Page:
Turkish army's bomb disposal units are defusing explosives planted by warlord Khalifa Haftar in Libya's capital Tripoli, thus enabling the safe return of civilians.
Anadolu Agency teams monitored the team in Salahaddin province, 10 kilometers (6.2 miles) from Tripoli's city center.
The bombs were defused by the teams in collaboration with the Turkish Air Forces.
The mines and explosives planted in the surroundings are made from a specific wire, which is very hard to detect, and are placed near houses and doorways.
Some of the destroyed bombs had high explosive impact, which were used in the former Soviet countries, said the experts.
Teams took extra care of securing their own lives, and keeping the buildings intact for the civilians.
The Libyan army also found anti-personnel and anti-tank mines hidden in a house.
- Wagner mercenaries
Mercenaries working with Russian security firm Wagner had to retreat to the country's east after being defeated in Tripoli.
In the houses, Wagner mercenaries have left a trace of mines and explosives.
In a house in Salahaddin province, insults were scribbled on the walls in Russian. One of them said "Zenith Champion". Also, a book possibly belonging to the mercenaries was found.
This house contained many traces of the mercenaries, including two mines planted in the kitchen. One of them was an anti-personnel mine, and the other was an anti-tank mine, which has the power to completely burn the house to the ground, bomb experts said.
Wagner security firm belongs to Yevgeny Prigozhin, who is known with the nickname "Chef" because he is responsible for catering in the Kremlin Palace.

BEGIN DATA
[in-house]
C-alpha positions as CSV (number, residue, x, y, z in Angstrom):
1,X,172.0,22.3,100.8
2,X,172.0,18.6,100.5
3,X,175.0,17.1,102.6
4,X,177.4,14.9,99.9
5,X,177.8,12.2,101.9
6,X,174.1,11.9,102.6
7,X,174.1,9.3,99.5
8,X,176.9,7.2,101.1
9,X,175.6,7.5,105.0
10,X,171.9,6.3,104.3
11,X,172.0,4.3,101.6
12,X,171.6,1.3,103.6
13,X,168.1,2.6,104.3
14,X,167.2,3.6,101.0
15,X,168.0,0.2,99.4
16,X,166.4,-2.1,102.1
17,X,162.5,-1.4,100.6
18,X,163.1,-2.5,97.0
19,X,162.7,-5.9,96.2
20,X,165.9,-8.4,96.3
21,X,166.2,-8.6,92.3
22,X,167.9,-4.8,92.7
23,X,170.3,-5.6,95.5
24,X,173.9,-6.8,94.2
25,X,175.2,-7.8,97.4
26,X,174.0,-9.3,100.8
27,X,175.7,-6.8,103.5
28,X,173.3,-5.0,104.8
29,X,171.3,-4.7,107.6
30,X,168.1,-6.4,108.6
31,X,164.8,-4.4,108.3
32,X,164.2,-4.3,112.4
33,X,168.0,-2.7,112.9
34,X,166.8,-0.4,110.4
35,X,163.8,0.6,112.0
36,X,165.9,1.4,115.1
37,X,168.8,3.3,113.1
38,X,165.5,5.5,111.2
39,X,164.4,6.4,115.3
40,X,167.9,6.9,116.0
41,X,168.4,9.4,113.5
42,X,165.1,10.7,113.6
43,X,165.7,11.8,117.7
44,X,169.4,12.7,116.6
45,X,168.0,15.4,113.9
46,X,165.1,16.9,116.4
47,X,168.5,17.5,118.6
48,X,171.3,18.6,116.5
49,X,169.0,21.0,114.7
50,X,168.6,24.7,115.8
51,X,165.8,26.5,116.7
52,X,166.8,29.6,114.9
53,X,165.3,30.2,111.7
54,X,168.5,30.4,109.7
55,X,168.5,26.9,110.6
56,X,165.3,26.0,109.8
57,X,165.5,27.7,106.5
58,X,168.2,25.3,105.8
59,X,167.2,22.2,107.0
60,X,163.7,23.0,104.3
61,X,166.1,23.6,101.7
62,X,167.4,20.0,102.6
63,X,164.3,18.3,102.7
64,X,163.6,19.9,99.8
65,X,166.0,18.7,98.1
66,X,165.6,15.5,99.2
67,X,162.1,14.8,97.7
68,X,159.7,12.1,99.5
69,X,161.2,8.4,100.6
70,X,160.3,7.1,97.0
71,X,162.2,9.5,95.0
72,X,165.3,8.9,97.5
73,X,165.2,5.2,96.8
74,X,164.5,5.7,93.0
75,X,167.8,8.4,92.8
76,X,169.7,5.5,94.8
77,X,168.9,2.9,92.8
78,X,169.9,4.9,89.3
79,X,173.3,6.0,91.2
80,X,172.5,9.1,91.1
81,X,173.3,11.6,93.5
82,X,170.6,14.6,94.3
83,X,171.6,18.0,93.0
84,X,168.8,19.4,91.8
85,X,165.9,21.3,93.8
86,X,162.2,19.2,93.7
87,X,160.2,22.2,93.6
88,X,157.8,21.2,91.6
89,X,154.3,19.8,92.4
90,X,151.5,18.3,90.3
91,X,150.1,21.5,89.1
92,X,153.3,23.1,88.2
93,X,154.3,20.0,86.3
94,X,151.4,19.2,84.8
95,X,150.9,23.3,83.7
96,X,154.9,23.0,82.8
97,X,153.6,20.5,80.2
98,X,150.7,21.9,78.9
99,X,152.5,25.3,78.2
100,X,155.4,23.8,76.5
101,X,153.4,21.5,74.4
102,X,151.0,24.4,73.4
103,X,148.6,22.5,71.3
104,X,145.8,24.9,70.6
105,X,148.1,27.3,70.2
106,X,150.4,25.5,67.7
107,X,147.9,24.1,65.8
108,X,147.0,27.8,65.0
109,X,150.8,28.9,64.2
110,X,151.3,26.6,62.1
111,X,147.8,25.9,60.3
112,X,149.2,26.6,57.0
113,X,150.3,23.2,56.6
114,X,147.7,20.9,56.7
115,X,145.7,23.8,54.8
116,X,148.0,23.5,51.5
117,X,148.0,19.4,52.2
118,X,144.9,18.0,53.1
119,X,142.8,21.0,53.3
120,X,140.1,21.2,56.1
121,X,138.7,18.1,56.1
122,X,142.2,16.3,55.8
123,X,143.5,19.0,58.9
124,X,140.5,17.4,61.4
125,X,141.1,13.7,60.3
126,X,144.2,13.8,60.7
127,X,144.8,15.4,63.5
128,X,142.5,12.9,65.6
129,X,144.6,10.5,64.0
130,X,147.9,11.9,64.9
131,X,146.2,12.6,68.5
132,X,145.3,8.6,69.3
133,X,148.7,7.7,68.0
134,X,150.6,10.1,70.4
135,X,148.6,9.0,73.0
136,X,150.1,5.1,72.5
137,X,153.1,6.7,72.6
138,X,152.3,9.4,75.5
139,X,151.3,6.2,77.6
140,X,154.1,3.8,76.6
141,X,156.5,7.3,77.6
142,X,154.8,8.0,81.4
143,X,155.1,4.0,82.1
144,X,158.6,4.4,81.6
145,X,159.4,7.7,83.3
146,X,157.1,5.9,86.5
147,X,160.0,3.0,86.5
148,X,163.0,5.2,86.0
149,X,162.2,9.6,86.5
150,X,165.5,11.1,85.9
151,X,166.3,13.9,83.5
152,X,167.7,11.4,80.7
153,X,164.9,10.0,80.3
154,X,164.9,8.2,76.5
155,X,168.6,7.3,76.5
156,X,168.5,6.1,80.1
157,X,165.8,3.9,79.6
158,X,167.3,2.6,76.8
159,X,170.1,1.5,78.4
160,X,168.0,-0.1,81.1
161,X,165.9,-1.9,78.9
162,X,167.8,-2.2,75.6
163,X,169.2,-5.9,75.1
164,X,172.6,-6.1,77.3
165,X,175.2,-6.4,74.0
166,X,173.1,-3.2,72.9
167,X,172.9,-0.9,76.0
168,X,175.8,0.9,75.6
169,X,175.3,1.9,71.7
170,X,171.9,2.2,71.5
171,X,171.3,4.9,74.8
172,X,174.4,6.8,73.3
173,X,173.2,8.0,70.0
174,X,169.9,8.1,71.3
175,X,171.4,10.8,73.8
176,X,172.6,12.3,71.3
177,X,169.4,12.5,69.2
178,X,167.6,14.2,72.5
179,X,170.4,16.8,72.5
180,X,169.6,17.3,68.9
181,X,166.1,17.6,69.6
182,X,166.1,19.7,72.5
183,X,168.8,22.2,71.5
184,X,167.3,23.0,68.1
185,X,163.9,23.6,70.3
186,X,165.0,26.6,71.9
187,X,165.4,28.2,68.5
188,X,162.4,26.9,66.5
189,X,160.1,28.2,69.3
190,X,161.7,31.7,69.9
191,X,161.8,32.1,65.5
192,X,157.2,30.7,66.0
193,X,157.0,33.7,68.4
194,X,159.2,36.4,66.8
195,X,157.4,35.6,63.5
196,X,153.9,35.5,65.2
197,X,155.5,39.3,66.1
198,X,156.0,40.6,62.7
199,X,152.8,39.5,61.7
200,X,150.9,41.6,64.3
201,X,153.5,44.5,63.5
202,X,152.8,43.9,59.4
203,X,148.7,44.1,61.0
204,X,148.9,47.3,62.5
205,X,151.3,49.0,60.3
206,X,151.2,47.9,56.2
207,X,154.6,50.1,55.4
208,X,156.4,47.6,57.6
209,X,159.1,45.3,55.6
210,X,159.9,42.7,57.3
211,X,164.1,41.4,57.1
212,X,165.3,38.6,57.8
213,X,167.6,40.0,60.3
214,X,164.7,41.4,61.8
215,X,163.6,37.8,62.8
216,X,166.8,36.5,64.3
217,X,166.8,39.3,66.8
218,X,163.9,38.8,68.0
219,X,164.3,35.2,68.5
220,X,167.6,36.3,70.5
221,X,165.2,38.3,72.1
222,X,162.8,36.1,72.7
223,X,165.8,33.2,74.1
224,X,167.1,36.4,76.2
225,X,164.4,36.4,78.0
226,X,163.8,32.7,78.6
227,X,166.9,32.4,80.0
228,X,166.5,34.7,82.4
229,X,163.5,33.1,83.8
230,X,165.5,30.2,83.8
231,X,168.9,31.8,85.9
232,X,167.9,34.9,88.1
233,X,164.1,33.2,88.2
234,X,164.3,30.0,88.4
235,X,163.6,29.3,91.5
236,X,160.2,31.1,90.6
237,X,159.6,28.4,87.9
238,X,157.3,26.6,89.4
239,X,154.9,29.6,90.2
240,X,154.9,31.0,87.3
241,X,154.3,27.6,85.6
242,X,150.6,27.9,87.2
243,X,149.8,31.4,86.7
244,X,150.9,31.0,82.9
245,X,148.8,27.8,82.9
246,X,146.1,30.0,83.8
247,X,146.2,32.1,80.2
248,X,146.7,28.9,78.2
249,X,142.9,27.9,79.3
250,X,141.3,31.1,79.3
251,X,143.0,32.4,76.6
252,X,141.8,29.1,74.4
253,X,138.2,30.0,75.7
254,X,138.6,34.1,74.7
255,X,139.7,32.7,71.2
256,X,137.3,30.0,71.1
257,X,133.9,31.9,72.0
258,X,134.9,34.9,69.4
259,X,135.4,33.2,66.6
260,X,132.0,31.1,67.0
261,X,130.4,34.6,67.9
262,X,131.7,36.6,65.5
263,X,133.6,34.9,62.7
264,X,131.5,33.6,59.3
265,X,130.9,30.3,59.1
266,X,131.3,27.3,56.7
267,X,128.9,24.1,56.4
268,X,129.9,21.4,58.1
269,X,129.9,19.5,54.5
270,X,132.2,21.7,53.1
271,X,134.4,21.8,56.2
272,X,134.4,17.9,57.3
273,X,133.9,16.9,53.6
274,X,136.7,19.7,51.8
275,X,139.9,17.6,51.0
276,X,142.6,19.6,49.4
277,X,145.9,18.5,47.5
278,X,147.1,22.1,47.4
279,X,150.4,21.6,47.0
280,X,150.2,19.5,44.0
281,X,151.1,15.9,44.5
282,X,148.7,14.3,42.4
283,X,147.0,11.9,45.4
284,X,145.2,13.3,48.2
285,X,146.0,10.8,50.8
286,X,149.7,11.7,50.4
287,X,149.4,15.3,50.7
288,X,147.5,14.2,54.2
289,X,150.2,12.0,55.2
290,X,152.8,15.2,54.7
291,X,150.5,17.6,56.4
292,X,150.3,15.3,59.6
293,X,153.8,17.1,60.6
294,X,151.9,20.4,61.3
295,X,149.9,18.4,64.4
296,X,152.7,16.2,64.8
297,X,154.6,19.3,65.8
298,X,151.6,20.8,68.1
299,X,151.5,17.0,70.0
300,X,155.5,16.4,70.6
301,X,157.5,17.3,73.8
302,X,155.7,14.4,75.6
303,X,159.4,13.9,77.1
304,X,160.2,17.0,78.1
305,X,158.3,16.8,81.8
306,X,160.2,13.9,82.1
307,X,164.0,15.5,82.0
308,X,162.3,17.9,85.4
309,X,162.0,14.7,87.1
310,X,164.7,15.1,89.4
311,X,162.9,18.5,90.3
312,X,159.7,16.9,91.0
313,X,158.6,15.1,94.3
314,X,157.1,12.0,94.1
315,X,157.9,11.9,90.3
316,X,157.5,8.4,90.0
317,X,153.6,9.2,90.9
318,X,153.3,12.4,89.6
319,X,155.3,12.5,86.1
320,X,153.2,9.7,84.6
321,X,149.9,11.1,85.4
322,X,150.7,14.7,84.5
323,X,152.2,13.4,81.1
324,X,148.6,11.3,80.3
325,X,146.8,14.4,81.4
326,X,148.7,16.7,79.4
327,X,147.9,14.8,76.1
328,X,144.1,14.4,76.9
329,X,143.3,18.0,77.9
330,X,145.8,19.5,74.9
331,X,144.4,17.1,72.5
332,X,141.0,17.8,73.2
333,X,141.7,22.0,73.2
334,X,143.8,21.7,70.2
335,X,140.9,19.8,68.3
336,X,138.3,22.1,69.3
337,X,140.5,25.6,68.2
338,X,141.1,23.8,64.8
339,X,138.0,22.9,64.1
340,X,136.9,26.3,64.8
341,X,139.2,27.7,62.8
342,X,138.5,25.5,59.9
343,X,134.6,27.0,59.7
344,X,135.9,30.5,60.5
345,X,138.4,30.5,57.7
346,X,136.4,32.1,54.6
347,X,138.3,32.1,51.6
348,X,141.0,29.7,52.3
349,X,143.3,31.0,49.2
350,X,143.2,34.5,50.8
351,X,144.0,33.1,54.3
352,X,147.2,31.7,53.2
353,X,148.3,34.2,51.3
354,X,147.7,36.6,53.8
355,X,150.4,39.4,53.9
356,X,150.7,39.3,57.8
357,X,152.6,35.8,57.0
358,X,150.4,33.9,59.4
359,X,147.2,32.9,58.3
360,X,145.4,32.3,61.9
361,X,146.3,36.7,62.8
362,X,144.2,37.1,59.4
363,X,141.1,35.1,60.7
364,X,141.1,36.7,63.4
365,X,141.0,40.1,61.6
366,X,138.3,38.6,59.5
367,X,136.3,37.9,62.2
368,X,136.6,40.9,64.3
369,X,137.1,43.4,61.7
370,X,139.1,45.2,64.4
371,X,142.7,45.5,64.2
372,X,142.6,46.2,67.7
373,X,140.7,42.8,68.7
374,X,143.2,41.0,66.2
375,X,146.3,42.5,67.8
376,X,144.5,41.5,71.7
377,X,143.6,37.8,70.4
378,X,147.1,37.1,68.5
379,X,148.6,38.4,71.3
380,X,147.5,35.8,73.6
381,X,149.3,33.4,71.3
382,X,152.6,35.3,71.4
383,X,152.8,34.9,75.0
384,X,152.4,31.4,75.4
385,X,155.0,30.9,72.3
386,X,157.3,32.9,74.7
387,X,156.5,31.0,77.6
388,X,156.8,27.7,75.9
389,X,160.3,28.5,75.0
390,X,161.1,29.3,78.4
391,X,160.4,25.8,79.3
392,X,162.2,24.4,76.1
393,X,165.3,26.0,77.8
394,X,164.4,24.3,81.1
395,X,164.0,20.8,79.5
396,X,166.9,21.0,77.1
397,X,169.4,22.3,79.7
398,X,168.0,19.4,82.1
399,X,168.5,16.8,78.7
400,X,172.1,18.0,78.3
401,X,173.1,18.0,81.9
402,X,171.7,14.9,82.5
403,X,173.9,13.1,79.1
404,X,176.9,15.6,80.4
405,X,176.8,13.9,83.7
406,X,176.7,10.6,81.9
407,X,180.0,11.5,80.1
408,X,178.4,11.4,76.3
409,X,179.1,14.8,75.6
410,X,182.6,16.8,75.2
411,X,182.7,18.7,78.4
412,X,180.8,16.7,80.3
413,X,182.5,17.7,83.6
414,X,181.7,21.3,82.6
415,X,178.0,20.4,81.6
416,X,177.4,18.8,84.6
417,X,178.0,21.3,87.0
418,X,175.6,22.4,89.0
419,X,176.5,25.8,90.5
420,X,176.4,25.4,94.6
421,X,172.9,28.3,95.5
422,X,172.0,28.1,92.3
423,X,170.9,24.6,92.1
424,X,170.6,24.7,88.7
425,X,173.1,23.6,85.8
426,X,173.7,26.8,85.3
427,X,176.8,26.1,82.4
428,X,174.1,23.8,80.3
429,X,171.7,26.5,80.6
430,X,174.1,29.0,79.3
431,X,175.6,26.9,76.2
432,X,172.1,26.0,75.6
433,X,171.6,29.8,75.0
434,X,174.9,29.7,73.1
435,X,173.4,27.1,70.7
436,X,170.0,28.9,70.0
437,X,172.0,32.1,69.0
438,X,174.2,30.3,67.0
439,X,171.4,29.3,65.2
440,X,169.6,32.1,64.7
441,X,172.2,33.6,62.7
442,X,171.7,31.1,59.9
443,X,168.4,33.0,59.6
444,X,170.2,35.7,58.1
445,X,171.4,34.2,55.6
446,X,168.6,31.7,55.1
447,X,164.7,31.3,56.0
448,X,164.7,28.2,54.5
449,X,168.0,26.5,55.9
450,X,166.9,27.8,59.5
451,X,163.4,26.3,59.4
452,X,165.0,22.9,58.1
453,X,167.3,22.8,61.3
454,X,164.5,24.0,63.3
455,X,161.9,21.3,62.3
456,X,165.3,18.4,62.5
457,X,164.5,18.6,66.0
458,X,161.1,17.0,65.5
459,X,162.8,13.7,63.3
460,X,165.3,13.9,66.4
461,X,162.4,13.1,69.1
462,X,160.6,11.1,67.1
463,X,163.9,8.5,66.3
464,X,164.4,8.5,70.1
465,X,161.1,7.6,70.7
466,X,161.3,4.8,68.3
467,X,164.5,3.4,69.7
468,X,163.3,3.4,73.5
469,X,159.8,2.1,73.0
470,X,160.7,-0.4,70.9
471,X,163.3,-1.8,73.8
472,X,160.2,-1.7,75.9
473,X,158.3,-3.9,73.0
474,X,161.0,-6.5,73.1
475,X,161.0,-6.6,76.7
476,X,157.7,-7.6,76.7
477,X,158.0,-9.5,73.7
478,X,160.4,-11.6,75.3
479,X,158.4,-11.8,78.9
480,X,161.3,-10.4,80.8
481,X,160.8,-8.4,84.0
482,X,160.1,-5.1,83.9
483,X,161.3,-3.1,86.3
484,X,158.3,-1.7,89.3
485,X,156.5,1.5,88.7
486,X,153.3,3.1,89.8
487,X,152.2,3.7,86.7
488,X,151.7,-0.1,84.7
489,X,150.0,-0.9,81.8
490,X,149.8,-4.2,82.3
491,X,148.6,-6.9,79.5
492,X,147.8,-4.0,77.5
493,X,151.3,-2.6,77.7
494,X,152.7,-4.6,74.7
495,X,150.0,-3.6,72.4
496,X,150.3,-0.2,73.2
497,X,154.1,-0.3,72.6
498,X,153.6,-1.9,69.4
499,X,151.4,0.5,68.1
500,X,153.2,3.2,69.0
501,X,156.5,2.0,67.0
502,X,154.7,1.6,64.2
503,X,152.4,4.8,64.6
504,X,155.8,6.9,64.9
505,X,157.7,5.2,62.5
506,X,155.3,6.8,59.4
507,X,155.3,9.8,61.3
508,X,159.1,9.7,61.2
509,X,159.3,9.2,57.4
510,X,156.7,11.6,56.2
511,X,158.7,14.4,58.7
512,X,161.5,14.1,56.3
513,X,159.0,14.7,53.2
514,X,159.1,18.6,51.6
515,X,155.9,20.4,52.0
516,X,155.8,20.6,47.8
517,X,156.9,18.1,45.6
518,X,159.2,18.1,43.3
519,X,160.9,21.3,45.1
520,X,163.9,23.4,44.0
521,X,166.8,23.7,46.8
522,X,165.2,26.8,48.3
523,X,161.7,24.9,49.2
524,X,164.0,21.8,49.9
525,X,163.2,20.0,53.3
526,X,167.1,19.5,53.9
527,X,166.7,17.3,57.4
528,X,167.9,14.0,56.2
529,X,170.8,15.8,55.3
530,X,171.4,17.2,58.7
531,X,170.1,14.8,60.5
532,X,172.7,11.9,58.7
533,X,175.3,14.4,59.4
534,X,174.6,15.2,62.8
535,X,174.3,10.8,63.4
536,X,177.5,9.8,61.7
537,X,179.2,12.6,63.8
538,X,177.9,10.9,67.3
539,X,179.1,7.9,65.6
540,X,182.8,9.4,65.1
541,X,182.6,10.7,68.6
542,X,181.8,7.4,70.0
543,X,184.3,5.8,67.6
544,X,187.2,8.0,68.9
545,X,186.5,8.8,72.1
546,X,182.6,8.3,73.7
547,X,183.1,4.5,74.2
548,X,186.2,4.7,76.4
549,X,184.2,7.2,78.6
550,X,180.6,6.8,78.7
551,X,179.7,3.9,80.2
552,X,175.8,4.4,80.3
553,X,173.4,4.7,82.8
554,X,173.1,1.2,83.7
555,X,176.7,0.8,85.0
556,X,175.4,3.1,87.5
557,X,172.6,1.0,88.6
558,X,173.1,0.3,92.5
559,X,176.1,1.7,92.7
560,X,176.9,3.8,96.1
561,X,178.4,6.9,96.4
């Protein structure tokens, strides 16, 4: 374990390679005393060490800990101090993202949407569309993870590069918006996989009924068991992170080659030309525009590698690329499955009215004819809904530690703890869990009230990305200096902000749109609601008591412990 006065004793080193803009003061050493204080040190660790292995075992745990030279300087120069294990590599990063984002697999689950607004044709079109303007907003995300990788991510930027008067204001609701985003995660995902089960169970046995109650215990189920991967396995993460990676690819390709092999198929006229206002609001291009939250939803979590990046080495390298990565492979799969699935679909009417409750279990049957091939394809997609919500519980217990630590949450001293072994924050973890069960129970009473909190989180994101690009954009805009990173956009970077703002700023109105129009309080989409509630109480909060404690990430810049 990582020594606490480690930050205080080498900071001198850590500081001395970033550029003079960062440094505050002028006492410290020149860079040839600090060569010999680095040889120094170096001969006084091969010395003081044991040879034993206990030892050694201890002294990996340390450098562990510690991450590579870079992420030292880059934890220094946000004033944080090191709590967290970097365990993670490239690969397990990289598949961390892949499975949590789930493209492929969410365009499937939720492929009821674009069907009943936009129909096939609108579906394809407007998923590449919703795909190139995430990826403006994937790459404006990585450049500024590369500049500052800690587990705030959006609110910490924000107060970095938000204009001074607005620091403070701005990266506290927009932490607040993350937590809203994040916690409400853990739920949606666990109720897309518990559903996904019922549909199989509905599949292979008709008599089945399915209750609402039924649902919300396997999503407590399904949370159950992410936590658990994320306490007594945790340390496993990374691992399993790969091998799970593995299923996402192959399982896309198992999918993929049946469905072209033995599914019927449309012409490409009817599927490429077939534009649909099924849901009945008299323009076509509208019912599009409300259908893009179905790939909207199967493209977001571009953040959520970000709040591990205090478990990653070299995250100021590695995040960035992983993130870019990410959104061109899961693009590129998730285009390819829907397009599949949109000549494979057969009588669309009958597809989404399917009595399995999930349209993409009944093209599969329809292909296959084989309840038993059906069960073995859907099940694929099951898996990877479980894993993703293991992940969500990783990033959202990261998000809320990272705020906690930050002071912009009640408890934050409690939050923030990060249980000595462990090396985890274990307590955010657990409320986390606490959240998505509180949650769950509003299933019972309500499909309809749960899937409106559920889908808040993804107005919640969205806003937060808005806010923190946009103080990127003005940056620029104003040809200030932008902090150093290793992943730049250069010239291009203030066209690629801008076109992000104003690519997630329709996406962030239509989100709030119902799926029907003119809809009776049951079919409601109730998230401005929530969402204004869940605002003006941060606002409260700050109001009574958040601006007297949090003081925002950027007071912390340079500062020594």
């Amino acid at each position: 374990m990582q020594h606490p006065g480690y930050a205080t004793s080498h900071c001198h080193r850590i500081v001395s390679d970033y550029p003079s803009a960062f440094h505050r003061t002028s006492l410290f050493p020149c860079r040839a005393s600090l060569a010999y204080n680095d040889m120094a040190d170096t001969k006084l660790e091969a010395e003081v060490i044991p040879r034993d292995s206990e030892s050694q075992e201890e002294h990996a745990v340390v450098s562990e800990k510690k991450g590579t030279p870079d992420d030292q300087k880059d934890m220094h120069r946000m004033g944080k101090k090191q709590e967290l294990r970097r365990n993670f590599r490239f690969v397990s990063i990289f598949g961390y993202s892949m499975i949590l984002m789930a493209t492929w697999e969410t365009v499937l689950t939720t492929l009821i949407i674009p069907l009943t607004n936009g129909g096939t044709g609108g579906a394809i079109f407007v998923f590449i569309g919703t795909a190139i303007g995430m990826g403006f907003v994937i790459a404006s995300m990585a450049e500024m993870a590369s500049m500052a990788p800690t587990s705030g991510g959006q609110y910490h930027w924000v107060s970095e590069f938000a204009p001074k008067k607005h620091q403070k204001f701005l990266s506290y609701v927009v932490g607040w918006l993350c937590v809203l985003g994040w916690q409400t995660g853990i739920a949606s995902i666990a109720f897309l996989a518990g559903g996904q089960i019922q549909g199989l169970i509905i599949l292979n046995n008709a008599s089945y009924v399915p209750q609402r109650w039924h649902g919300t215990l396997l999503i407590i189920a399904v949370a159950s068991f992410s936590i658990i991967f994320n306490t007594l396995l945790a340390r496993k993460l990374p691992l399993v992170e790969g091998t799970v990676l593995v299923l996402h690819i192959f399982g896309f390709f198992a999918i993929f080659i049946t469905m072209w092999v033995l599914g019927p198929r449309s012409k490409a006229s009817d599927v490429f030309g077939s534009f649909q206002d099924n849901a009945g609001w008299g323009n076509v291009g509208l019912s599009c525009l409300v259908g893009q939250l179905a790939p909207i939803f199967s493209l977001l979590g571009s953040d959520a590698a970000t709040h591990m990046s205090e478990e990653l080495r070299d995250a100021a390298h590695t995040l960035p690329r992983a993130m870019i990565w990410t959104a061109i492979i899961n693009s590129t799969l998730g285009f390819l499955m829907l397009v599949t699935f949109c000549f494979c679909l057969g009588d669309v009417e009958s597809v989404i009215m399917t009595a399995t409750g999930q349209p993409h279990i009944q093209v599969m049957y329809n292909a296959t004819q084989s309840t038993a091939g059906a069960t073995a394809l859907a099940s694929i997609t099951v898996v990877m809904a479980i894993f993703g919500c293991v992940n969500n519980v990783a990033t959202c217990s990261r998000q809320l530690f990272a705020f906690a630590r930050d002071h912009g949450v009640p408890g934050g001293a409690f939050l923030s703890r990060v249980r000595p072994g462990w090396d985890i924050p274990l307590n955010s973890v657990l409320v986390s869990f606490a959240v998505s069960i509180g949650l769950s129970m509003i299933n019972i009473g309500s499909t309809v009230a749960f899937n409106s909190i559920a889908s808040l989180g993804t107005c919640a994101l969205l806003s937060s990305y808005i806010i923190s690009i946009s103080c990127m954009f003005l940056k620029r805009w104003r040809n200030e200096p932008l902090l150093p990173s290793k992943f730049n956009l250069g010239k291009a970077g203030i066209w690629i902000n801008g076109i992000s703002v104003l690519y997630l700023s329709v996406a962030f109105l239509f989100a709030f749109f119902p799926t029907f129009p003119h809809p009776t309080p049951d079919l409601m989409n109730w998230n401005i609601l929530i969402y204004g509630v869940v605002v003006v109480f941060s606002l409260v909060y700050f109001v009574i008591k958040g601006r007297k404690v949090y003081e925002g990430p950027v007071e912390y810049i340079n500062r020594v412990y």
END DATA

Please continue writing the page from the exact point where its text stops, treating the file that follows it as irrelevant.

The firm is known for its mercenaries and political activities in Syria, Ukraine, Libya and other African countries.
Wagner's name was repeated quite often especially with regards to Russia's illegal annexation of Crimea and Moscow's support for separatist movements in eastern Ukraine.
According to UN reports, Wagner is working for Haftar with more than a thousand mercenaries.
- Mines claimed lives of 30 civilians
In the last 10 days, mines and explosives planted by Haftar militias have claimed at least 30 civilian lives, wounded over 41, according to Libyan army's Rage Volcano Operation press office.
Libyan government says Haftar militias are planting explosives banned by international agreements in civilian settlements, and they should be charged and "put on trial with war crimes".
After many civilian mass graves were found in Tarhuna province, controlled by Haftar militias, the Libyan government said Haftar militias should be investigated "on the grounds of planting explosives, mines in civilian areas, executions, distorting bodies, torture" and called on to the international community.